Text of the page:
Maybe it’s the crisp air or the molting chickens but some library boards and cities that contracted out to the private library operator, LSSI (“Library Systems & Services LLC – A Brighter Future for Your Library! Library Outsourcing”) have started to terminate their contracts. Library boards are coming to their senses after reviewing LSSI practices. But what happens to the library director who decides to speak out about restrictive LSSI practices?
It seems that the library outsourcer is getting some backlash to their budgeting practices. Reasons behind cities wanting to contract out library services to remove wages and benefits from municipal budgets seem clear. Fiscal times being what they are outsourcing seemed a prudent alternative to closing libraries. LSSI could cut materials budgets by providing a centralized supply hub for their contracted libraries which numbers over 70 library systems nation-wide. But the trade-off of a community oriented library with a library that’s just a cog in a national ‘library chain’ was apparently too much even for the fiscal savings. Maybe the idea of a library for profit didn’t sit well.
A suburban Memphis library wants to end their LSSI contract stating the lack of community oriented titles. It seems that libraries can’t purchase materials that aren’t on the approved LSSI lists, i.e. in their centralized warehouses. This means that local oriented materials or back list titles can’t be bought. It’s a lowest common denominator collection which is great for the bottom line but not so great if your library is attuned to community and regional reading interests. In addition, LSSI adds a 7.5% fee to all library book orders which they fill. Not only do they run the library, they also buy nationwide for all their libraries a one size fits all collection and then they charge their libraries added fees to fill the orders!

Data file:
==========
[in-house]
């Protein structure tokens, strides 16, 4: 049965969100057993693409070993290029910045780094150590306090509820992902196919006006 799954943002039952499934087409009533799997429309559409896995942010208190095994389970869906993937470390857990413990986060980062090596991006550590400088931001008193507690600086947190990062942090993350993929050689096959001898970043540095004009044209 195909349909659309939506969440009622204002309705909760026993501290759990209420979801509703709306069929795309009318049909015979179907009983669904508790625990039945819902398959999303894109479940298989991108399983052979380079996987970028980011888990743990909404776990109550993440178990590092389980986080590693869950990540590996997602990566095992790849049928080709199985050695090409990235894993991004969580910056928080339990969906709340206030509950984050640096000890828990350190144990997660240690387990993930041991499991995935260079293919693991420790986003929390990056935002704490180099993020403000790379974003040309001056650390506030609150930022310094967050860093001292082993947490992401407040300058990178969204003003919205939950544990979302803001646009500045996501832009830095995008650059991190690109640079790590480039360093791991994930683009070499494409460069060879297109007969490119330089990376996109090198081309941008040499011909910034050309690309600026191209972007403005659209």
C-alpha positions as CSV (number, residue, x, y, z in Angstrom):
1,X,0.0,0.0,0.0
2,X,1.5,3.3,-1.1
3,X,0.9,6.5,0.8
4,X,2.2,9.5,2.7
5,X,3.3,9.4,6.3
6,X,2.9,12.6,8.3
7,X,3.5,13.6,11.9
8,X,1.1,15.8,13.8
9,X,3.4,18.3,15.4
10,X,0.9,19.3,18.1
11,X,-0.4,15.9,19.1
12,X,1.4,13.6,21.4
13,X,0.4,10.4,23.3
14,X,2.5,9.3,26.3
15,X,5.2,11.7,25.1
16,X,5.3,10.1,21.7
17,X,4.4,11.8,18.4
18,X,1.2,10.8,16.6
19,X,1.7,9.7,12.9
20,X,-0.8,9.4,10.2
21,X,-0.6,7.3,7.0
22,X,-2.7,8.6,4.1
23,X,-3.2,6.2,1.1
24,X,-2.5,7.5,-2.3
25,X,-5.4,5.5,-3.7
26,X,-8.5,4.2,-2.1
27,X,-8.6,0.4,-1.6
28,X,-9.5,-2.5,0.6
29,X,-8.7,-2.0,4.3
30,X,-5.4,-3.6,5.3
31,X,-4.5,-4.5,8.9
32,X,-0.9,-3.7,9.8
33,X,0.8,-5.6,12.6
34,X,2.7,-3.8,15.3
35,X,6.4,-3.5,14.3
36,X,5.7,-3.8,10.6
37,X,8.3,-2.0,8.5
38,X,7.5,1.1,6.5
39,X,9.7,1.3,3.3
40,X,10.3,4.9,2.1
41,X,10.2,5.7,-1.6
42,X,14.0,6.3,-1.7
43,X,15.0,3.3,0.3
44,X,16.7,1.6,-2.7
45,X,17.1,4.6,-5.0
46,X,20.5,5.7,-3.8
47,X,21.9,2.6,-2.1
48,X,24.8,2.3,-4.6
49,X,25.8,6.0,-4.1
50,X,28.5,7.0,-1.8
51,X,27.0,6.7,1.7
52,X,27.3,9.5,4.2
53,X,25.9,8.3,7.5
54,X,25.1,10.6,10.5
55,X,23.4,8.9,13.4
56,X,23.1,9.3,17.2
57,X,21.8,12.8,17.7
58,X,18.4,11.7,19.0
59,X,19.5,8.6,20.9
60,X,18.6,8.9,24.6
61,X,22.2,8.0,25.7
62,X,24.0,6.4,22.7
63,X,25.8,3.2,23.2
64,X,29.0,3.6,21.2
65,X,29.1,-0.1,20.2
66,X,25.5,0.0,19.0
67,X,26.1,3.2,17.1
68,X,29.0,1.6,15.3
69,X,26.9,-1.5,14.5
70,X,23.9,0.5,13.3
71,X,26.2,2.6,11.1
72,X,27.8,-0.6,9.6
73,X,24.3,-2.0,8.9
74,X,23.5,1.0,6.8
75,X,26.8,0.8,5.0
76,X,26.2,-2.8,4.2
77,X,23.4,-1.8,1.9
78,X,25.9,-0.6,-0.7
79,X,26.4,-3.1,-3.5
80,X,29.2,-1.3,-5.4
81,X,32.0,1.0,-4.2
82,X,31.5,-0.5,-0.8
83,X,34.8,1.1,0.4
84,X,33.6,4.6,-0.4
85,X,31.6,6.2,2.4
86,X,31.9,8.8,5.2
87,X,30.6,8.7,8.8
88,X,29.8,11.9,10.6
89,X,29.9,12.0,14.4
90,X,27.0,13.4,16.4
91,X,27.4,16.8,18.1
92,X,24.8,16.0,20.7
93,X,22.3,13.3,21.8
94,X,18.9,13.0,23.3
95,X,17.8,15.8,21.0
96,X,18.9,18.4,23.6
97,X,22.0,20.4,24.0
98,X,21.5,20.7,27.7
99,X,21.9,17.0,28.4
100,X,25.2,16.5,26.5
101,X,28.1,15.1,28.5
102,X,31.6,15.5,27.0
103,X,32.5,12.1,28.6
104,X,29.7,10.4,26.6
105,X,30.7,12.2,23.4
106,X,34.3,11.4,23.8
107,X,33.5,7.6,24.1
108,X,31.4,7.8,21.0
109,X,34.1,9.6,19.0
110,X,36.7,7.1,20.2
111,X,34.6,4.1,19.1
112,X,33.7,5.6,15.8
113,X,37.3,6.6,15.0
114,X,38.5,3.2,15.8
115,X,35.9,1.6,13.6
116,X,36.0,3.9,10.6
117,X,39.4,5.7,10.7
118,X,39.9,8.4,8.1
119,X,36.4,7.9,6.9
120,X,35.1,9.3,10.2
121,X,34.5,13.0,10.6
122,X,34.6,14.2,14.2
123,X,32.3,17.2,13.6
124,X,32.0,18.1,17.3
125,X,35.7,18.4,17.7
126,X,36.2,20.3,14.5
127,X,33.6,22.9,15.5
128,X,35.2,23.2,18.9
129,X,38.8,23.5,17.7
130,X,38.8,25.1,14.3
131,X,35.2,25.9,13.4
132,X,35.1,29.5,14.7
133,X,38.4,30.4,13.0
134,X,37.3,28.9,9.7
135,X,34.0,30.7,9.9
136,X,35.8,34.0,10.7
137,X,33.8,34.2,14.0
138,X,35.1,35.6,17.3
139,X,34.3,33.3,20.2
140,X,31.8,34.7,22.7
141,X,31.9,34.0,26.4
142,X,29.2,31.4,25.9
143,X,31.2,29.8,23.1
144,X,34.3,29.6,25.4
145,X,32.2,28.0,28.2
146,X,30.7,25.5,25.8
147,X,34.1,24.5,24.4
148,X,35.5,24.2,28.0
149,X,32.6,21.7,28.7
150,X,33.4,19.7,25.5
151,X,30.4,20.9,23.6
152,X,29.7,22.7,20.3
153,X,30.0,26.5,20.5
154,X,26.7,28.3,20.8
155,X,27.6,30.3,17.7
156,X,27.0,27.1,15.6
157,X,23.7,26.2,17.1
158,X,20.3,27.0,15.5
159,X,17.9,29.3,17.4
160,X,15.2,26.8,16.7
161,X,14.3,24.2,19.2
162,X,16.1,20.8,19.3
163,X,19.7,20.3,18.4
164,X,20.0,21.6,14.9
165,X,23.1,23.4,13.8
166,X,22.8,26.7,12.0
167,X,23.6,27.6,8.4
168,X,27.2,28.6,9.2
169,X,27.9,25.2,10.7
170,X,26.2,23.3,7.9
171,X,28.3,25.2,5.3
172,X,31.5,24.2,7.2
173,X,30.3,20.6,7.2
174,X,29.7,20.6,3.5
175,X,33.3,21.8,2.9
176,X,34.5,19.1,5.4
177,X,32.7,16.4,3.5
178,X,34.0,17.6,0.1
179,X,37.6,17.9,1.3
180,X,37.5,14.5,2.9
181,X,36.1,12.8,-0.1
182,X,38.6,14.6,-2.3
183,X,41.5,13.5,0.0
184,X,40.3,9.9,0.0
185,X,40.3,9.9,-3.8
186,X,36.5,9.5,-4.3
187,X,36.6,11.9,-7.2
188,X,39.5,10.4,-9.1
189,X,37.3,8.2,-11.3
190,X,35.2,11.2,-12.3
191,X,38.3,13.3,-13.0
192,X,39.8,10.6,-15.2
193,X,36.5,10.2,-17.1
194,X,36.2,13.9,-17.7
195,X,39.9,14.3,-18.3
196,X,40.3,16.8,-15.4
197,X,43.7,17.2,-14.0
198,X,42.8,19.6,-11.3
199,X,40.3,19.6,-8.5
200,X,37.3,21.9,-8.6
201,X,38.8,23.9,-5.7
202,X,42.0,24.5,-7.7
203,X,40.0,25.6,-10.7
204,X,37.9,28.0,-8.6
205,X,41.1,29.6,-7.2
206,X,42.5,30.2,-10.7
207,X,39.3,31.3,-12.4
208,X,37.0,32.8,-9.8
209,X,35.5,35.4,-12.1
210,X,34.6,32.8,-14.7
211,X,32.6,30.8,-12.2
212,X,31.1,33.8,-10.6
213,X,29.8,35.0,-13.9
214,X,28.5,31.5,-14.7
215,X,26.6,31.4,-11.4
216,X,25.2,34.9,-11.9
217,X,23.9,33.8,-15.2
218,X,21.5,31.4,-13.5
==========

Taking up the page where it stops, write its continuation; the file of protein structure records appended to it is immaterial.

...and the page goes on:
That cities and boards are rethinking their contracts means the value of a library with local control and local accountability is getting a worthy reassessment. Cities that outsourced are now seeing the value of a library more connected with their communities. This means the ability to buy materials that fit their unique customer base. It heartening to see these reassessments and it’s amazing to see library directors of LSSI library chains stand up to LSSI and cry foul on materials acquisitions and other budget practices. But there will be fallout before the dust settles on LSSI contracts. The library director of the suburban Memphis library who testified to the library board about LSSI budgeting was fired by LSSI a few days later.